The family of a 14-year-old boy who was killed by a drunken driver in January 2008 has settled its lawsuit against the city of Tucson for $2 million.
The city has also agreed to name a basketball court or a parks and recreation facility or amenity for the boy.
Jose Rincon Jr. and a friend were riding their bicycles east on East Broadway near Harrison Road about 7:20 p.m. Jan. 12, 2008, when Glenda Rumsey struck the teens with her car. Rincon died.
The boy's parents, Jose Sr. and Adriana, filed a lawsuit against Rumsey, the city of Tucson and Chuy's, the restaurant where Rumsey had been drinking before the crash.
Chuy's settled before the February 2010 civil trial for an undisclosed sum.
During the trial, jurors were told that a city engineer had abandoned plans to add five feet of asphalt to the roadway during an improvement project, creating a large offset in the lanes on either side of Vozack Lane, just east of Harrison. As a result, Rumsey ended up in the bike lane when her lane ended and she tried to merge.
The jury decided Rumsey, the city of Tucson and Chuy's were equally responsible and awarded $40 million to the Rincon family. The city's $13 million share was the largest individual judgment ever against the city.
The city appealed, and Pima County Superior Court Judge Kenneth Lee denied the motion for a new trial but granted the defendants' request for a reduced judgment, slashing the judgment to $12 million.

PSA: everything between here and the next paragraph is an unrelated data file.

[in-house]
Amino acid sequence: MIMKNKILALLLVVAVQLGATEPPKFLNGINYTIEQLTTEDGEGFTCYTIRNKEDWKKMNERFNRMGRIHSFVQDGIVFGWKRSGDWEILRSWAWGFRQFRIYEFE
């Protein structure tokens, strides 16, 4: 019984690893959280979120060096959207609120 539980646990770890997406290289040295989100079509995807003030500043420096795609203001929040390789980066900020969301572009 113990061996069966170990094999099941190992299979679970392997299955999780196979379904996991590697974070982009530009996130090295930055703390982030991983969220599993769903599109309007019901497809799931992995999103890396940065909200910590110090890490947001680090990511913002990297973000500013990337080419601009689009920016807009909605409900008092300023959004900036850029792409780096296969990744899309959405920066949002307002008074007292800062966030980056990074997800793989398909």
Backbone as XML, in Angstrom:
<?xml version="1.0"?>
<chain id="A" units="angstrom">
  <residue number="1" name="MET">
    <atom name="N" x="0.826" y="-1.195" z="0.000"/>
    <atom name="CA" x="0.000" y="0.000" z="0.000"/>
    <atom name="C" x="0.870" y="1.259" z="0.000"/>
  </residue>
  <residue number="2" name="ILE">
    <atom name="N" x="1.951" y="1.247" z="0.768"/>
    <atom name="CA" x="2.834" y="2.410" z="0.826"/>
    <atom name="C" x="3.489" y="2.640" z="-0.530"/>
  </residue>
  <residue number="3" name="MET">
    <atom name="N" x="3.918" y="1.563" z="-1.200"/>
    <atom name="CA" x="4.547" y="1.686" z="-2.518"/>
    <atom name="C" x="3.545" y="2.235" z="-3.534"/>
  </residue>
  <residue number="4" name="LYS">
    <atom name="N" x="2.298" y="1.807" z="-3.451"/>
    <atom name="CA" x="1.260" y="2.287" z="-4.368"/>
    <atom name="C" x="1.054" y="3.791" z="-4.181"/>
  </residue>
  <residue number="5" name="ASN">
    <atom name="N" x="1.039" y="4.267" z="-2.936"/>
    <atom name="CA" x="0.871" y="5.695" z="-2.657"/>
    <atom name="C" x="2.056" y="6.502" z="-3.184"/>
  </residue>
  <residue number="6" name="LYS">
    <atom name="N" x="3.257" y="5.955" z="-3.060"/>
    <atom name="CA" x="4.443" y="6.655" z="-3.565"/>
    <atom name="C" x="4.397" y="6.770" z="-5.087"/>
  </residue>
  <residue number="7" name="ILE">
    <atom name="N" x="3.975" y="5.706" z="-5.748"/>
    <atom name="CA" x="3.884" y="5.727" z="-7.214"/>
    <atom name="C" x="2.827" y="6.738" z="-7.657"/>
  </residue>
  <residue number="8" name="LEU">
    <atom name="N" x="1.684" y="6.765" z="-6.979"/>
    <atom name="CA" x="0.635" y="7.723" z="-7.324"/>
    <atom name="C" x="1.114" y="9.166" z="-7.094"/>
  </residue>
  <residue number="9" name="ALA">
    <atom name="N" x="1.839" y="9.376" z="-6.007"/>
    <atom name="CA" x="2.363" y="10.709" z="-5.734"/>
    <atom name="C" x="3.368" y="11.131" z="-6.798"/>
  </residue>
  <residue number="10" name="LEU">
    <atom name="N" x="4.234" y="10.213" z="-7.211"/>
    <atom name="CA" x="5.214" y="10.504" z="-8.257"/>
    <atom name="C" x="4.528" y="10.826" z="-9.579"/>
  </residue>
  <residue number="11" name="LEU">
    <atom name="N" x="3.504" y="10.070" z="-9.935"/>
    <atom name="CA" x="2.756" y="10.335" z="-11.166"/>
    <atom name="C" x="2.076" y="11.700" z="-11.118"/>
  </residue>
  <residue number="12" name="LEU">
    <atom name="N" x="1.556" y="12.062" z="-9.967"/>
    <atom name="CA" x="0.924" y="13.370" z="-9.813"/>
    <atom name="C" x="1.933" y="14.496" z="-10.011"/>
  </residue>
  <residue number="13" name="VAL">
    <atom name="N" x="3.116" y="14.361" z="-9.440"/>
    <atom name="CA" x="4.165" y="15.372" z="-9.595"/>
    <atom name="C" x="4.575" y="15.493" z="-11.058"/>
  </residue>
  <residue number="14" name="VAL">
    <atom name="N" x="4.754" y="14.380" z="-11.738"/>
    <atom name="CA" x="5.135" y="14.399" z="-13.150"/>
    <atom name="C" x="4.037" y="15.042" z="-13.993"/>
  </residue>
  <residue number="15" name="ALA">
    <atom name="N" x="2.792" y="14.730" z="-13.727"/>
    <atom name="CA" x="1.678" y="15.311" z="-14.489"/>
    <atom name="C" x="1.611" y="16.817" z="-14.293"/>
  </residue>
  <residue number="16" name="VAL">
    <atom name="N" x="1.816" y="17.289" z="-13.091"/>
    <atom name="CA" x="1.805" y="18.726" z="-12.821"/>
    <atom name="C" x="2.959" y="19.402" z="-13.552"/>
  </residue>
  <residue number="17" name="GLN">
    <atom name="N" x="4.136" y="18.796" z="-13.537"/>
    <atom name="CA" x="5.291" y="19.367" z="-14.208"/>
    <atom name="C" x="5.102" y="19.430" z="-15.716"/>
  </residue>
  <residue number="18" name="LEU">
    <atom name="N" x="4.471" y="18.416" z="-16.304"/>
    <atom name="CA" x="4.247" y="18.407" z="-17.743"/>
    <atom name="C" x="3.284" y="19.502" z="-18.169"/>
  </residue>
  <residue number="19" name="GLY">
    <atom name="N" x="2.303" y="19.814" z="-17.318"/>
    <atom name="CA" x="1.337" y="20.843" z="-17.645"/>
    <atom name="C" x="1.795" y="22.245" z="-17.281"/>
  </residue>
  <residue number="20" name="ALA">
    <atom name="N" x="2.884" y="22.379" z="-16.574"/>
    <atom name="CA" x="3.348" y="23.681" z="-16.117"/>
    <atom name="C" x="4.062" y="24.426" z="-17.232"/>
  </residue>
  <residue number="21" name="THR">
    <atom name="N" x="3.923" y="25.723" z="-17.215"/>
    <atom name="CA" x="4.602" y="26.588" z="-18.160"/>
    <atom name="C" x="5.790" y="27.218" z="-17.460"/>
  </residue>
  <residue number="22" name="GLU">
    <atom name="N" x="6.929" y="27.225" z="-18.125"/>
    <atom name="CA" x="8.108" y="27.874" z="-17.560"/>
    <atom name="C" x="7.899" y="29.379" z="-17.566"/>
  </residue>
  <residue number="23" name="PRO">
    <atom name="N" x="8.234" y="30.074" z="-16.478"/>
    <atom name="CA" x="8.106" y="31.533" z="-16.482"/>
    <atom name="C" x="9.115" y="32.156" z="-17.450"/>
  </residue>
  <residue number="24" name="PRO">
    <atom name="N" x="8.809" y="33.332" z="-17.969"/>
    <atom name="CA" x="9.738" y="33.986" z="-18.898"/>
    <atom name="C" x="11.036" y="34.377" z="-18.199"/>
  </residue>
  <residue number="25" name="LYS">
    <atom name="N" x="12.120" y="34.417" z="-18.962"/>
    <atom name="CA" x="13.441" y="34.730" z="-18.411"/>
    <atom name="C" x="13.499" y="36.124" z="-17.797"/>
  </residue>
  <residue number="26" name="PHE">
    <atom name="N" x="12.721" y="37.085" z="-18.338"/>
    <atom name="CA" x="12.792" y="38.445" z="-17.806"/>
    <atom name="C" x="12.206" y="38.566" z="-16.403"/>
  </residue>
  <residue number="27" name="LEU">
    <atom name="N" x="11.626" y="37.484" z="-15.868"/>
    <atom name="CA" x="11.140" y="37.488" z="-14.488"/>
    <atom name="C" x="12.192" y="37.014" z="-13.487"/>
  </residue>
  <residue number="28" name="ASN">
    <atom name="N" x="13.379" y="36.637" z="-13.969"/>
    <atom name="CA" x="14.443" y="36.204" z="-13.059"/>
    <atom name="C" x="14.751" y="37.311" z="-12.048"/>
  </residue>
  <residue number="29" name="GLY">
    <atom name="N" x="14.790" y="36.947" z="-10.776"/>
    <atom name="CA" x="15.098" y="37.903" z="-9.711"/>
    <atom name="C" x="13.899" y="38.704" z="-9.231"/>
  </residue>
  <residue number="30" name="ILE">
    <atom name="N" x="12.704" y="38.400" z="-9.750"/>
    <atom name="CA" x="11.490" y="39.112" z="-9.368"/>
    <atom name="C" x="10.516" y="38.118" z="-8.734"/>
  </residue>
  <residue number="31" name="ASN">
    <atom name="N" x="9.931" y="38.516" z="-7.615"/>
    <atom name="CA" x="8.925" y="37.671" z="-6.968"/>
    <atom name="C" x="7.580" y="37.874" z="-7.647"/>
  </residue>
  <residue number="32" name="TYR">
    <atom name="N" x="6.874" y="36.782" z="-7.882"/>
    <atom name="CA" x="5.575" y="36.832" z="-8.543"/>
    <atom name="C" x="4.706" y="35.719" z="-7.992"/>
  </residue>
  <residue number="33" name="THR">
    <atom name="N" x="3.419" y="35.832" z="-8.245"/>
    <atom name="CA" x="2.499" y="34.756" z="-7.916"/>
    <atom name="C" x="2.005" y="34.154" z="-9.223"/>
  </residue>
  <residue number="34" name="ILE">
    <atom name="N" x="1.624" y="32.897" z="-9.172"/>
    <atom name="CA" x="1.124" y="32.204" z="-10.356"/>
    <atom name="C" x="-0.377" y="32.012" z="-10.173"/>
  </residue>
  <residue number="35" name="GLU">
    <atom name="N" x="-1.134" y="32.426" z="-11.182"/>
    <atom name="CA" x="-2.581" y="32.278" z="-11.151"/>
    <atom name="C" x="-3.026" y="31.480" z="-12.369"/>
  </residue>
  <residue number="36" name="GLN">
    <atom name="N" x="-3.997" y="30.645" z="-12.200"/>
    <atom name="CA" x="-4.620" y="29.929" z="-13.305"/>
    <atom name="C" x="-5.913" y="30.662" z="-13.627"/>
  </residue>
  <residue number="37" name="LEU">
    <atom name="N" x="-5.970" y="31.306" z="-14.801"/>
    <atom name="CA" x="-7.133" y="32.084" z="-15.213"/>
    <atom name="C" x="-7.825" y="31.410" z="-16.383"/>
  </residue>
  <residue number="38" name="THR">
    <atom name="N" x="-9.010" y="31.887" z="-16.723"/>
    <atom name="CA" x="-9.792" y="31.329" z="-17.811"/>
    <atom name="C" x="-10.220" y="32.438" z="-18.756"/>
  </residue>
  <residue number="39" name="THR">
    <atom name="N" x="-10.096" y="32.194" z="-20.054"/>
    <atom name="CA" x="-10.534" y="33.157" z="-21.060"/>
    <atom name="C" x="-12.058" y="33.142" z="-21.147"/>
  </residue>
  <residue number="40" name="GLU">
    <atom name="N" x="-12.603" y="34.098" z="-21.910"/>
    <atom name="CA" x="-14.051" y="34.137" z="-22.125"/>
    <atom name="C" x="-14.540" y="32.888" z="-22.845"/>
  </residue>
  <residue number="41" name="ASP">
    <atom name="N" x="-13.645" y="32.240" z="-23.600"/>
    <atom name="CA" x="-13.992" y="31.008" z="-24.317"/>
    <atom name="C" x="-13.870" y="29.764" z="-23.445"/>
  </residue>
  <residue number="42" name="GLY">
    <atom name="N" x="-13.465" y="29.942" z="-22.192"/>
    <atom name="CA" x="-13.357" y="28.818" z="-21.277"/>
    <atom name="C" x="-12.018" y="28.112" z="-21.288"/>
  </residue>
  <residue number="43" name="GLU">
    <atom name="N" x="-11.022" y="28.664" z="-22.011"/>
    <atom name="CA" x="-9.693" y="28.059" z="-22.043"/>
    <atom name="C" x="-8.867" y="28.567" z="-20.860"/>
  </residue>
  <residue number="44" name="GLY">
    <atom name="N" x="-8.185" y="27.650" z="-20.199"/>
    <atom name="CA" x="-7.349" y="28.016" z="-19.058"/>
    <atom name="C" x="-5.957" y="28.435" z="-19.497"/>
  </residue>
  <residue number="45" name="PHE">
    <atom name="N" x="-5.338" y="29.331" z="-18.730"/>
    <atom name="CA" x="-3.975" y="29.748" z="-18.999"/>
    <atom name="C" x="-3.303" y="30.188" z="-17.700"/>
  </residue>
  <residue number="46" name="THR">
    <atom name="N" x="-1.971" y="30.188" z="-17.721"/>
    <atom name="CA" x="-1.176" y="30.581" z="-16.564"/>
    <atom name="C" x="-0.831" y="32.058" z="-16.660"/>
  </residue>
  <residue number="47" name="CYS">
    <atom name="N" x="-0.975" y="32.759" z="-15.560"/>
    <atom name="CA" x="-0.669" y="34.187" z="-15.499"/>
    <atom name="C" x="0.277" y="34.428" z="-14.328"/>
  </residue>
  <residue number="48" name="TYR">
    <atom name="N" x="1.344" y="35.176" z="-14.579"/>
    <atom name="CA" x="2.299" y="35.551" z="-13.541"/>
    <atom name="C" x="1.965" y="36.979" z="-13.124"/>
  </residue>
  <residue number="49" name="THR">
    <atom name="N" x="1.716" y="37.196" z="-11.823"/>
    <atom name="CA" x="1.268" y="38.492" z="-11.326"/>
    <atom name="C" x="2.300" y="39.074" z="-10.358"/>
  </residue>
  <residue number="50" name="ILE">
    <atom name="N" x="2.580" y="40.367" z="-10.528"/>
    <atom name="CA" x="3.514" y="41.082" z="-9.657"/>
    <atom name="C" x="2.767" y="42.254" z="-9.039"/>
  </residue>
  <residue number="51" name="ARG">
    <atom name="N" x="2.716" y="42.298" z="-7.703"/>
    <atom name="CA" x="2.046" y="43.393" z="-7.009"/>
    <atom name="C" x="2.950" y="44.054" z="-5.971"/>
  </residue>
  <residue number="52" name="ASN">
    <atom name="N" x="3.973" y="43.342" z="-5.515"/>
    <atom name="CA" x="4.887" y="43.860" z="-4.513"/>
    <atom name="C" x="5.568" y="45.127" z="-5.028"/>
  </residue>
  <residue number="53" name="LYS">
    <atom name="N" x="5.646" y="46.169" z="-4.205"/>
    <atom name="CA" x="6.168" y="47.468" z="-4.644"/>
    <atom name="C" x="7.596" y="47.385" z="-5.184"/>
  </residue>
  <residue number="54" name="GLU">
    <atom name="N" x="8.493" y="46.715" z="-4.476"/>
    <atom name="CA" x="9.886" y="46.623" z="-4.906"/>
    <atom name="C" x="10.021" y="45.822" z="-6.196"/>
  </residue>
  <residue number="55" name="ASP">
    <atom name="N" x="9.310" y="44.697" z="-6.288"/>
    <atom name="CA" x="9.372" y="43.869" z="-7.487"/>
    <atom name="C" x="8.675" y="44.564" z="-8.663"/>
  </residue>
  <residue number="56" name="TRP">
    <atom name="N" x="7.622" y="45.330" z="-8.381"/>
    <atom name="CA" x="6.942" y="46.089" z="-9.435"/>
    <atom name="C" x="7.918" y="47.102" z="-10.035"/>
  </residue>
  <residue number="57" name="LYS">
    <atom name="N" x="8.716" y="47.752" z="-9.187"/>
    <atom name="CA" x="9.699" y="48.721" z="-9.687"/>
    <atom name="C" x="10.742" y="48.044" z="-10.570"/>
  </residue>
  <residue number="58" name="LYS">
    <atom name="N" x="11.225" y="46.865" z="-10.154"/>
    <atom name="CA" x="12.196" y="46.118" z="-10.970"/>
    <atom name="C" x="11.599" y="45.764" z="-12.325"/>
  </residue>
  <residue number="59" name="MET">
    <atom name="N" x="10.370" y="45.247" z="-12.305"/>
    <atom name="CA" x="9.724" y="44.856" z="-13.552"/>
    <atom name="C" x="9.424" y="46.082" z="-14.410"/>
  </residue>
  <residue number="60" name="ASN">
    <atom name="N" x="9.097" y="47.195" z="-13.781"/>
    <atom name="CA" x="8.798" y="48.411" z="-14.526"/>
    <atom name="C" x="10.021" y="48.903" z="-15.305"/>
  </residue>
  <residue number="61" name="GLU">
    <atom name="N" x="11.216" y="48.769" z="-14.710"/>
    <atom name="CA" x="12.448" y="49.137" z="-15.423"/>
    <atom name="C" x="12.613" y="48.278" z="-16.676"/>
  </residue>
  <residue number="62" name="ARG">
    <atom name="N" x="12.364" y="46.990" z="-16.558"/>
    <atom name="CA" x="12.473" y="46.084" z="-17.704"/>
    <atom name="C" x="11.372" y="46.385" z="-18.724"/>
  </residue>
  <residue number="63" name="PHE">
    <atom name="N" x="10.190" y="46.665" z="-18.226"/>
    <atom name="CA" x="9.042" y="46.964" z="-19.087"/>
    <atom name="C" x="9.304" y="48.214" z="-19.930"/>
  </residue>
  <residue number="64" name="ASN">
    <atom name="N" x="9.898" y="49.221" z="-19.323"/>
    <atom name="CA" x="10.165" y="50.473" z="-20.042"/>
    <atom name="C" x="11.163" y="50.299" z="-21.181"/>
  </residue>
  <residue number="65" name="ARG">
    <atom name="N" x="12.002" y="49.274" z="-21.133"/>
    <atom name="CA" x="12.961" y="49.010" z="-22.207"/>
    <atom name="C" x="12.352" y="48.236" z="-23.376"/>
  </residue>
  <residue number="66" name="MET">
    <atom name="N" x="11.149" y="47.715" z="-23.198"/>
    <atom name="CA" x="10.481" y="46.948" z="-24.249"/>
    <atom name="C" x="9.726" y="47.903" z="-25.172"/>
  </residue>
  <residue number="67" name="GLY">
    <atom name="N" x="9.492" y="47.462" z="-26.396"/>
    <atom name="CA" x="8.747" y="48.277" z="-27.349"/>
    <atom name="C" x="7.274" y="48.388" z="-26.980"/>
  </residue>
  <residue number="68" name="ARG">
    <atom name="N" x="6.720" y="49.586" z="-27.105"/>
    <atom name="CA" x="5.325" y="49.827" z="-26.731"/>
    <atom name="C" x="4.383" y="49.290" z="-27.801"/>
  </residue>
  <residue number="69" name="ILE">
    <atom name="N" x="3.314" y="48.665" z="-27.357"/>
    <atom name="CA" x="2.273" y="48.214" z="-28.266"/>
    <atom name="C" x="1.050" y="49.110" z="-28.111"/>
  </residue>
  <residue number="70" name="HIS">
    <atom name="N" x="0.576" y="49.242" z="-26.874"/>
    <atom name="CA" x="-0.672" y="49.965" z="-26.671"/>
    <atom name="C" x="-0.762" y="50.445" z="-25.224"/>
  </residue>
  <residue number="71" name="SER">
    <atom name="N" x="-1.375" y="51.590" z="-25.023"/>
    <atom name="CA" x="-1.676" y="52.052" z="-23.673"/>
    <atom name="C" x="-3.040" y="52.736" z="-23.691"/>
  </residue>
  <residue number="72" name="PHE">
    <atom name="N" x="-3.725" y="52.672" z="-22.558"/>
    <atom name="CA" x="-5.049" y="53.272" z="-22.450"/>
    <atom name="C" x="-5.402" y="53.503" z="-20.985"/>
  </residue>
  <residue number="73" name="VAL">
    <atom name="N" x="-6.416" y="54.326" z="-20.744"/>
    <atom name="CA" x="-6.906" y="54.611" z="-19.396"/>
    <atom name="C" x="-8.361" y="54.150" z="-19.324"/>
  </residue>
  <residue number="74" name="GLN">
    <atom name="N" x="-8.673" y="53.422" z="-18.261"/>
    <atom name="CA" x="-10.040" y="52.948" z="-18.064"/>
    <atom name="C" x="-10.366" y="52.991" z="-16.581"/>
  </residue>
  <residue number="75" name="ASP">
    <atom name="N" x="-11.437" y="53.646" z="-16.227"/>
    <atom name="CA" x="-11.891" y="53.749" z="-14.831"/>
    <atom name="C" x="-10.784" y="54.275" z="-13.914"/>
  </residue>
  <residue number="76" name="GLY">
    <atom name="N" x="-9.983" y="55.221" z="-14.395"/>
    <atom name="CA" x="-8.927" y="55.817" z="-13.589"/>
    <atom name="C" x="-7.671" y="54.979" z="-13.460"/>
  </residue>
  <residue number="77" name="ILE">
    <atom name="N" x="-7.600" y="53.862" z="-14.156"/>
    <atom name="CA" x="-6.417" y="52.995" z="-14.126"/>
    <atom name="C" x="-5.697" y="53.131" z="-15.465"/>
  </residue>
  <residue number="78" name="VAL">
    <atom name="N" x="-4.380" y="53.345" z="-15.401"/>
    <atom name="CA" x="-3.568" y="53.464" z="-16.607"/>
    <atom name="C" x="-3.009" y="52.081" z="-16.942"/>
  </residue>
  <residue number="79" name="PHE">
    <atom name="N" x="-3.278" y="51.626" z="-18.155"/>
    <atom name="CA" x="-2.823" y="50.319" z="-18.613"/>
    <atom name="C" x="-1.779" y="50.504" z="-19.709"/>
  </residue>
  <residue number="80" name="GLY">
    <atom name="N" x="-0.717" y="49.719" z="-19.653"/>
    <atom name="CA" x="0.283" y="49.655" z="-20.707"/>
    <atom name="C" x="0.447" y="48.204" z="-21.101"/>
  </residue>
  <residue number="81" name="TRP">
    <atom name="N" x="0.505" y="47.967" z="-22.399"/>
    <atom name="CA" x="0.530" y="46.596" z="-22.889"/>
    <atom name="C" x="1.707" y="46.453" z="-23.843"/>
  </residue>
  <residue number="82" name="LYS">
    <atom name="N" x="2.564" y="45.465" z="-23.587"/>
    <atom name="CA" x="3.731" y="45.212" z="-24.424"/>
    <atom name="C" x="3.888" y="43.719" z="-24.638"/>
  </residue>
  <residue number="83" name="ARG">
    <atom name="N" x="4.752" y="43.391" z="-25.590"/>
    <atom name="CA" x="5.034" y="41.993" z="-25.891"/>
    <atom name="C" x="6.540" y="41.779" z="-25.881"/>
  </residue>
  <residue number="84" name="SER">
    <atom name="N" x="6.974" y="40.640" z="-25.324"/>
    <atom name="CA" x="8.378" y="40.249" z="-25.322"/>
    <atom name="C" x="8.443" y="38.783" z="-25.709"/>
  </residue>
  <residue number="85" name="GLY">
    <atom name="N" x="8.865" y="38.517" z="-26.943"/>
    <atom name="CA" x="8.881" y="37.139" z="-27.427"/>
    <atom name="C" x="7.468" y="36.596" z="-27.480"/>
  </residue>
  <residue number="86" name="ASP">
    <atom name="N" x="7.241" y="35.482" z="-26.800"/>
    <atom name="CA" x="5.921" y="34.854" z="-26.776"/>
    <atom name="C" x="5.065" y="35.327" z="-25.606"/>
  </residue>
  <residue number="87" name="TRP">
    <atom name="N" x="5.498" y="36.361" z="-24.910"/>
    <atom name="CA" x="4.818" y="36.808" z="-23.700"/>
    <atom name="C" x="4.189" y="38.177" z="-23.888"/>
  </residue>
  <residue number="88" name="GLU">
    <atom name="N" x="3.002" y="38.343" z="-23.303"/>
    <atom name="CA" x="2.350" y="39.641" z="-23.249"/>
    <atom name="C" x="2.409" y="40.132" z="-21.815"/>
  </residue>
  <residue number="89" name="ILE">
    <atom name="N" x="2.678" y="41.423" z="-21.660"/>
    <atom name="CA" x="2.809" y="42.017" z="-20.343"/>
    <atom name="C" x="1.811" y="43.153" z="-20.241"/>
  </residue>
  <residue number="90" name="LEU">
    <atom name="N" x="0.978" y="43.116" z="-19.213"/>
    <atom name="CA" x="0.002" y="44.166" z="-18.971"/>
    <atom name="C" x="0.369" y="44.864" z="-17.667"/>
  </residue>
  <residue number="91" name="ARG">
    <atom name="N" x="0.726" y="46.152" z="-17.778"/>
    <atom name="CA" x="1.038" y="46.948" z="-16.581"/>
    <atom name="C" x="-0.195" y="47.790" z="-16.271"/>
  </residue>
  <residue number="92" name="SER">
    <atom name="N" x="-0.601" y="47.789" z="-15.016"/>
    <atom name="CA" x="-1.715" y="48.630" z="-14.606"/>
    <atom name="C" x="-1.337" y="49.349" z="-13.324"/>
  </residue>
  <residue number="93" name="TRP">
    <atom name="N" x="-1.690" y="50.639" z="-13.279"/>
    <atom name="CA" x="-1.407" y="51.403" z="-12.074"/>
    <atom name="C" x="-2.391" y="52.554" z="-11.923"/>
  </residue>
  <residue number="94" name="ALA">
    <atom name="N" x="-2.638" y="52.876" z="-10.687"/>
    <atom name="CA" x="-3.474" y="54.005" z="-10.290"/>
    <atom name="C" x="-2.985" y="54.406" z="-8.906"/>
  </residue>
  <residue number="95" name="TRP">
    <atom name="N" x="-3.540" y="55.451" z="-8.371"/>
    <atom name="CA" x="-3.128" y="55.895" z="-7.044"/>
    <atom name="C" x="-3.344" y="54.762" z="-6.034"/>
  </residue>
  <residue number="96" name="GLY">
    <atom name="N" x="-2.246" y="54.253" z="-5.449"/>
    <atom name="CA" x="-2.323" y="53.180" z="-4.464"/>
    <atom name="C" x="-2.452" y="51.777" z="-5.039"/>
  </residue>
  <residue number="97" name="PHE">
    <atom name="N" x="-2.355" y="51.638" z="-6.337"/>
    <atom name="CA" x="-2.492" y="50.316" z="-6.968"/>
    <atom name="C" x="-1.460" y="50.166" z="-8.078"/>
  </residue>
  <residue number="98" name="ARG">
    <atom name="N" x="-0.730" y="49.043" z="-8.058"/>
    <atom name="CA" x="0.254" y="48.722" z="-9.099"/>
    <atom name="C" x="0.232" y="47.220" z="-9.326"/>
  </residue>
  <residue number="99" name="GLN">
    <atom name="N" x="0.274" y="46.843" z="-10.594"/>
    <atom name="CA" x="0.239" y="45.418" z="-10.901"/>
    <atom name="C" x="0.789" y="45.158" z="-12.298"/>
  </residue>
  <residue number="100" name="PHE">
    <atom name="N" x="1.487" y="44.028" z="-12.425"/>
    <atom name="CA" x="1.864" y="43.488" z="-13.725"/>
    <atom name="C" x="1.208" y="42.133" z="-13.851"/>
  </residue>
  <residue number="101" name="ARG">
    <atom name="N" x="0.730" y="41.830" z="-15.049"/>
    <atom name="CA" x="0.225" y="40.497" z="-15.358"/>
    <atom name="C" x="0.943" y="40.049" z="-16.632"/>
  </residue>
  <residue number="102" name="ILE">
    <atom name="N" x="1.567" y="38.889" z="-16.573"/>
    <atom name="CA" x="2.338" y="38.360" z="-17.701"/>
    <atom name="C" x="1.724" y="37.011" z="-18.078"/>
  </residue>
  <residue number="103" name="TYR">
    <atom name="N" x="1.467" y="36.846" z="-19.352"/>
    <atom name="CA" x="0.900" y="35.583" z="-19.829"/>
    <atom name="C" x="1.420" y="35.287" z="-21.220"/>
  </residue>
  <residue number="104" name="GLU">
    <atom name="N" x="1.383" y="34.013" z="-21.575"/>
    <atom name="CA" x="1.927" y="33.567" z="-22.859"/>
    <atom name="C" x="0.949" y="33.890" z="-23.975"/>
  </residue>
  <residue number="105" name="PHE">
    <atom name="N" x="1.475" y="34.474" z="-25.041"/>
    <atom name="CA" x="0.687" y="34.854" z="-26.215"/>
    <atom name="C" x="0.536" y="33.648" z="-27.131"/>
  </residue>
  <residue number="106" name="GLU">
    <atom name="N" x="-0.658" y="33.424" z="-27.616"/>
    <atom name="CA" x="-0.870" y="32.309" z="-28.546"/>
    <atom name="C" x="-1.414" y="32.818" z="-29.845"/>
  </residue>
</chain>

The city then went to the Arizona Court of Appeals, and it decided in March 2011 that the case should be retried.
The Rincons settled with both Rumsey and the city recently.
The settlement with Rumsey is confidential; the settlement with the city specifically states the city was making "no admission of liability, culpability or fault, either by expression or implication."
Tucson City Attorney Mike Rankin and the Rincons' attorney, Ronald Mercaldo, both simply said they were glad the case had finally been resolved.
Jose Rincon Sr. also expressed relief at the end of the proceedings. He said that regardless of the city's stance on its culpability, it has fixed the road.
"The fact of the matter is that when you drive down that road, it's a safer transition now," Rincon said.
Back when Lee reduced the $40 million judgment, Rincon said he and his wife had agreed to settle the lawsuit for $950,000 before trial, but the city refused.
He bemoaned the fact that because the public didn't know the city hadn't accepted the settlement offer, residents were under the impression he and his wife were "money-grubbers."
The lawsuit was never about the money, he said.
Rumsey, now 46, was convicted of manslaughter, aggravated assault and three driving under the influence charges in December 2008.
Pima County Superior Court Judge Richard Fields sentenced her to 14 years for manslaughter and 13 years for aggravated assault, to be served concurrently, along with the three- and six-month DUI sentences.
Jose Rincon Jr. died the day he took his entrance exams for Salpointe Catholic High School. Had he lived, he would have graduated next weekend, his father said Friday.
"The fact of the matter is that when you drive down that road, it's a safer transition now."
Jose Rincon Sr., father of boy killed in 2008 on Broadway near Harrison Road
Contact reporter Kim Smith at 537-4241 or email@example.com